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Maryland Exile Lock Evan Miller off to Rennes Academy in France

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Maryland Exile Lock Evan Miller off to Rennes Academy in France

Evan Miller ticked all the boxes for Renes Academy head Inaki Basauri. Photo Maryland Exiles.

Maryland Exiles U19 lock Evan Miller is on his way to France to train with the Rennes Rugby Academy.

Miller, whose father, Mark Miller, played 7s for the USA in 1990, is an impressive 6-4, 235 forward with a strong work rate and a ton of potential. He got this opportunity in part because the Academy in Rennes is run by Inaki Basauri, the former Maryland Exile who played for the USA in the 2007 Rugby World Cup.

Basauri keeps in contact with Dan Soso, his old coach, and the goings on at MDX, and liked what he saw in Miller.

"I keep in touch with Soso. who sends me videos of the Exiles' games," Basauri told GRR. "Evan has great hands and is very athletic for his frame, and for an 18-year-old, he's pretty big by French standards. He's a standup kid, great work ethic and very respectful."

So Basauri reached out to Soso and to Mark Miller to see if Evan wanted to come to Rennes, and he jumped at the chance.

"He is basically all you're looking for in a player, as a coach," Basauri said.



"I told him that I thought the kid would be open to go to France, and I put Evan's parents in touch with him," said Soso. "More film and lots of hard work prepping to go, but his combine numbers were off the chart. It'll be a great opportunity for him to follow in Inaki's footsteps and get a chance to compete at the highest level after being overlooked by the USA age-grade programs."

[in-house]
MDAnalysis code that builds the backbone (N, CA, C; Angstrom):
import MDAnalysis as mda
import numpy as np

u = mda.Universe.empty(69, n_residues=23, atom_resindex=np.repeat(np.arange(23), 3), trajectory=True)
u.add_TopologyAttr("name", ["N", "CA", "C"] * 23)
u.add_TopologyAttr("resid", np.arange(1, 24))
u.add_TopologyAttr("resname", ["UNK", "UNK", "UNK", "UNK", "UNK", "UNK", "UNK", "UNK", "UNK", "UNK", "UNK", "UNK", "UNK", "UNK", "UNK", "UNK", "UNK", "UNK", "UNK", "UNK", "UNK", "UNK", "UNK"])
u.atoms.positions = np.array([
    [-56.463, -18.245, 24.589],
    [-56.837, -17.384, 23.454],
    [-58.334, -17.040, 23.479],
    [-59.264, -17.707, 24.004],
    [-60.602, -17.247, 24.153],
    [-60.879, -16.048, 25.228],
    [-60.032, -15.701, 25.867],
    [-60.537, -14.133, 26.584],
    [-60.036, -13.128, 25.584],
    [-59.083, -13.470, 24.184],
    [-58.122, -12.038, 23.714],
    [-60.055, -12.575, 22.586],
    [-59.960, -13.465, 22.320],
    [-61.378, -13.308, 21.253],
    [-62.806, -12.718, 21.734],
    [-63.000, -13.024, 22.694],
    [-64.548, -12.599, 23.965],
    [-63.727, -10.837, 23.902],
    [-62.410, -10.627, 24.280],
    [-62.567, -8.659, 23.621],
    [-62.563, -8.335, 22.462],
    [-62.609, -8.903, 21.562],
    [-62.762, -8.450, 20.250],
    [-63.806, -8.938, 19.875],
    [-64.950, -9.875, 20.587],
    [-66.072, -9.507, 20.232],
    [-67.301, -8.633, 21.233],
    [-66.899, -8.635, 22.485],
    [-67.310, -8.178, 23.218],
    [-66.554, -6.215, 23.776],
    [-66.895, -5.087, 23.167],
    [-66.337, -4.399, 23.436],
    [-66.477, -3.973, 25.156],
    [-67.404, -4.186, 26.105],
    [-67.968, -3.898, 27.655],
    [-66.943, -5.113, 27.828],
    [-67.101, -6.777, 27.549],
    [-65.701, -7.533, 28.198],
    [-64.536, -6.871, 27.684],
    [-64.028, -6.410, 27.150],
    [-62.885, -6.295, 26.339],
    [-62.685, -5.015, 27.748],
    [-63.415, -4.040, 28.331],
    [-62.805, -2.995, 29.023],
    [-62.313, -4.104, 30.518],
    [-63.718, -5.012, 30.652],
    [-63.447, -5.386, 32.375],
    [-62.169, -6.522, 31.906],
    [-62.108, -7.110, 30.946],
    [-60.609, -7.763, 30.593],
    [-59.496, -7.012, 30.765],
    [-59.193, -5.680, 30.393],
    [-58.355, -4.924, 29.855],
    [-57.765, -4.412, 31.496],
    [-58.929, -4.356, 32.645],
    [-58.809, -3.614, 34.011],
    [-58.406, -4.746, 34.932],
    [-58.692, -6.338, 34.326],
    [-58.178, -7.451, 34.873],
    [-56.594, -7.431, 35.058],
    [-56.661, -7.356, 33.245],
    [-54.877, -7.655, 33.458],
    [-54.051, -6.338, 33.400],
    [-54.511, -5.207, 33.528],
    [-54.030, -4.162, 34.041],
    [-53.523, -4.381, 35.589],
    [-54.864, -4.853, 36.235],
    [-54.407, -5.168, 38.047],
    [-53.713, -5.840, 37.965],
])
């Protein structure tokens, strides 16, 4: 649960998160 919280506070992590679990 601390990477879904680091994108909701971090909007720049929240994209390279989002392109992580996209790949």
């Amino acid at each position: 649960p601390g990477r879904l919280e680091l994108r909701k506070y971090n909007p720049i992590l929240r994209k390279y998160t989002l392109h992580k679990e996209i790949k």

What Miller will learn is a lot about decision-making at a higher pace of game, reading the game, and learning a new system. France is possibly leading the world in how they develop their young talent, but there's always room for someone from overseas.

"It’s a big step though," warned Basauri, whose background is both French and Mexican but who represented the USA at U19 and senior level. "Changing cultures, getting out of one’s comfort zone, going to a club where you might not be the best—he’s going to be thrown in with some of France's best."

And he will get as many as 30 games.

"I have been working with the French Federation for a couple of years, and they have great systems in place for the youth and academy players. The FFR invested a considerable amount in player and coach development in the past 6-8 years and it’s been paying off lately in the U18, U20, and senior level."

Basauri added, though, that there are opportunities for American players in this system.

Evan's father is accompanying him to France to help him get settled.